Last week, as I was sitting on my comfy couch enjoying the easter holidays, I started reading “The Fault In Our Stars” by John Green.
Now don’t worry…I am not doing any sort of review as I myself acknowledge the lateness of my notice on the New York Times bestseller, but I would like to share with you what I found intriguing about something the author has so remarkably written about along my own beliefs and reflections. The story is about a girl diagnosed with lung cancer, who meets a boy, also having a type of cancer, previously thought as cured. Unlike Hazel (the girl), Augustus is in a constant regret for his life and chronic illness as he transforms from the charming and witty guy, every girl dreams about, to a cancer patient unable to do anything on his own. Through their diverse aspects on life, both of them go on a journey knowing the estimated limit of their life and the constant fear of an enemy, within themselves, waiting for them with open arms: death.
Horcruxes, medicines, Deathly Hollows, what else will we make up to “escape” the death? To assure ourselves that we are not going to leave this world once and for all, even though we all know the reality. Yet so many of us are afraid to leave their life along with their family, friends, wealth, desires and dreams. In fact, many of us go into depression after losing a loved one. So many scientists and philosophers gathering in meetings in order to achieve something called life extension.
But we as Muslims, acknowledge the fact that death in not THE END, but the beginning of a never-ending life, as Allah says:
“Every soul will taste death and you will only be given your compensation on the Day of Resurrection. So, he who is drawn away from the Fire and admitted to Paradise has attained. And what is the life of this world except the enjoyment of delusion.”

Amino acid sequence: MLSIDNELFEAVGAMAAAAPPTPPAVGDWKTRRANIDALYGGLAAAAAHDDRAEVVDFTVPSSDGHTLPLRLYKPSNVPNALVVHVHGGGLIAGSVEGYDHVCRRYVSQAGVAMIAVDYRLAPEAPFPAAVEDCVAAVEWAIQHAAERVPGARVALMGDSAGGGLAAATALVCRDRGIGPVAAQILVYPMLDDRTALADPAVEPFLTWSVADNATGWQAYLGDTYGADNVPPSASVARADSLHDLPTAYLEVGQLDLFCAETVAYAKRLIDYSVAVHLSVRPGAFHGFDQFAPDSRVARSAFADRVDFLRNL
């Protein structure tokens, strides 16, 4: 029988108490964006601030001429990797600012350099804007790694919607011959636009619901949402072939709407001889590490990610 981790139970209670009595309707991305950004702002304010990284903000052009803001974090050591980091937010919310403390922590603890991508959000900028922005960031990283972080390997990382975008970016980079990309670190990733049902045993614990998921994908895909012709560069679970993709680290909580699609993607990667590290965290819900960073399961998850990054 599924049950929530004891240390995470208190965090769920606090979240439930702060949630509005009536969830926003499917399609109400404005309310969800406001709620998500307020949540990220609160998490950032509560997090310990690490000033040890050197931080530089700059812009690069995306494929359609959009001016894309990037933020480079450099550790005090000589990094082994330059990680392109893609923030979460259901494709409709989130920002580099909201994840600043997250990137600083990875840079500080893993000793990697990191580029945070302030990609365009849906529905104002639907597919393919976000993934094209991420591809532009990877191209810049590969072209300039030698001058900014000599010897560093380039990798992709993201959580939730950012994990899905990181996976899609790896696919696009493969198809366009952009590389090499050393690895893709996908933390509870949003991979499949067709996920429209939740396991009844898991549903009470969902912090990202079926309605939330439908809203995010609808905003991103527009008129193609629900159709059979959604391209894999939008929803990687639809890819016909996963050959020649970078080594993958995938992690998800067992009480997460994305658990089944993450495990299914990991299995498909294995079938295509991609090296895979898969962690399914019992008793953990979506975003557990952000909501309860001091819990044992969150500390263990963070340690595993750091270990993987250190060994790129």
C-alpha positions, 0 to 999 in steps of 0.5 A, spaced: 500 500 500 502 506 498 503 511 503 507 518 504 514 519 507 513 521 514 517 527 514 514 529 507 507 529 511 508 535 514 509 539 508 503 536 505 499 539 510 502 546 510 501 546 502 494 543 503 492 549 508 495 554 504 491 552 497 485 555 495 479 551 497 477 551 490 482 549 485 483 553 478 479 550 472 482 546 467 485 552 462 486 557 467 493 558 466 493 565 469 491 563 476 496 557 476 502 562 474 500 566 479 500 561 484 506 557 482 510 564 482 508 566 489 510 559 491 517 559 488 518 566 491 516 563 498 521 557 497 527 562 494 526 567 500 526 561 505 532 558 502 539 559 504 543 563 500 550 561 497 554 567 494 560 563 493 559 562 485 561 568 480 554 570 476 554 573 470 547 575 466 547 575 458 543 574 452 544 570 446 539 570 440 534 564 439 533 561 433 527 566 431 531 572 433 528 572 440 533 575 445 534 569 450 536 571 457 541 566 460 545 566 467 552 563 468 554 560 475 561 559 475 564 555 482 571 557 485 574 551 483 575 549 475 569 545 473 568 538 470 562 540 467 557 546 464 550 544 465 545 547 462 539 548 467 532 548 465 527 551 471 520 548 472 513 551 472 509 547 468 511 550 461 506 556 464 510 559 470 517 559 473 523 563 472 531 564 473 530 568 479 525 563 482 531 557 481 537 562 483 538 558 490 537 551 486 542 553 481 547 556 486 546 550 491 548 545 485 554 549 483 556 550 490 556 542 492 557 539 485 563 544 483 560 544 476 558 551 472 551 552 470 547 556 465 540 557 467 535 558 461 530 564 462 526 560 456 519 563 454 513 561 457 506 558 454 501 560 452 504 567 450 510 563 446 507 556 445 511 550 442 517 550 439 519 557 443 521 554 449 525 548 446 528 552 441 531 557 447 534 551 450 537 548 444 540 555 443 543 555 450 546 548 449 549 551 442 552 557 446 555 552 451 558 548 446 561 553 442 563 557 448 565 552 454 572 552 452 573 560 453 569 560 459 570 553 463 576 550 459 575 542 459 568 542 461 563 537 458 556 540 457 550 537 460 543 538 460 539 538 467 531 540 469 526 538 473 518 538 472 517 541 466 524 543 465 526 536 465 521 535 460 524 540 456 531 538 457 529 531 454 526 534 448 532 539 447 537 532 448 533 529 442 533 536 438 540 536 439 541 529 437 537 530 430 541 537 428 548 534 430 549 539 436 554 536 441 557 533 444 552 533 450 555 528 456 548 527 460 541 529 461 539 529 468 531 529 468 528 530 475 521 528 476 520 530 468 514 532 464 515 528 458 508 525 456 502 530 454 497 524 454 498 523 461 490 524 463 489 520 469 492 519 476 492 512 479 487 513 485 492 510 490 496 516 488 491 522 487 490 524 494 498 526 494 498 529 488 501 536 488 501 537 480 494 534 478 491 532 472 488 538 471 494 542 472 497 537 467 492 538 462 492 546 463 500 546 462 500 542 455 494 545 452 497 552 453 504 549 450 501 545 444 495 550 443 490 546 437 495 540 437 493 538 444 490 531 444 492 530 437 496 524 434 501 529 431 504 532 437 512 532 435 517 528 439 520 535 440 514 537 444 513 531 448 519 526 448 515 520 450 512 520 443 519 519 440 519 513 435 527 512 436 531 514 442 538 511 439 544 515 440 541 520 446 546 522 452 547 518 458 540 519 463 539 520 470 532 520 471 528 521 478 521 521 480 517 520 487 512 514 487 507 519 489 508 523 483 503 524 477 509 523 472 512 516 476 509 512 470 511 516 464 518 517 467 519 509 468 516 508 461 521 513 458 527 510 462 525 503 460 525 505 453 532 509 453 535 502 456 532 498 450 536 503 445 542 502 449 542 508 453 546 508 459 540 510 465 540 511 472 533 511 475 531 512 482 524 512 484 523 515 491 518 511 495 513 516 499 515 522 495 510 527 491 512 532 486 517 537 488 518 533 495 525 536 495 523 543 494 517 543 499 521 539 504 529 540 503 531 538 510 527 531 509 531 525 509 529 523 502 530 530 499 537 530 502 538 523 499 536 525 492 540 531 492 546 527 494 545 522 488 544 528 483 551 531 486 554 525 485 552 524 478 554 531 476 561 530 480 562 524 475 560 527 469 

This world is by definition temporary, we are here just to assess our exam, in order to accomplish our destination, to graduate and ultimately, experience the true meaning of living happily ever after. I am not saying by any means that we should be wanting to die, but let’s be real: every single day of our life leads us near to death. Unfortunately, as human beings, we tend to forget that and start living our life as if the clock will never stop for us. That is why Allah has sent a reminder, for all of us, so that we may take heed. He mentions:
“By time, Indeed, mankind is in loss, except for those who have believed and done righteous deeds and advised each other to truth and advised each other to patience.”
Time is essential, it is the most powerful thing a healthy person has, as our beloved Prophet has said:
“Take advantage of five matters before five other matters: your youth, before you become old; and your health, before you fall sick; and your richness, before you become poor; and your free time before you become busy; and your life, before your death.”
What concerned me the most is that people like Hazel and Augustus,
them being fictional characters, in real life the people living out there diagnosed with cancer or any sort of terminal disease, are in fact more conscious of their time because they know that time is the only thing they don’t have enough. SubhanAllah…Allah has put them and us in a test where time is what we should be most aware of. Their difficulties, hardships, fears and everything that they encounter reminds them constantly of their limited time.
But what about us? Don’t we need to remind ourselves of our limited time in this world and the approaching death?
“Losing time is harder than death, as losing time keeps you away from Allah and the Hereafter, while death keeps you away from the worldly life and people.”
Ibn Qayyim al-Jawziyyah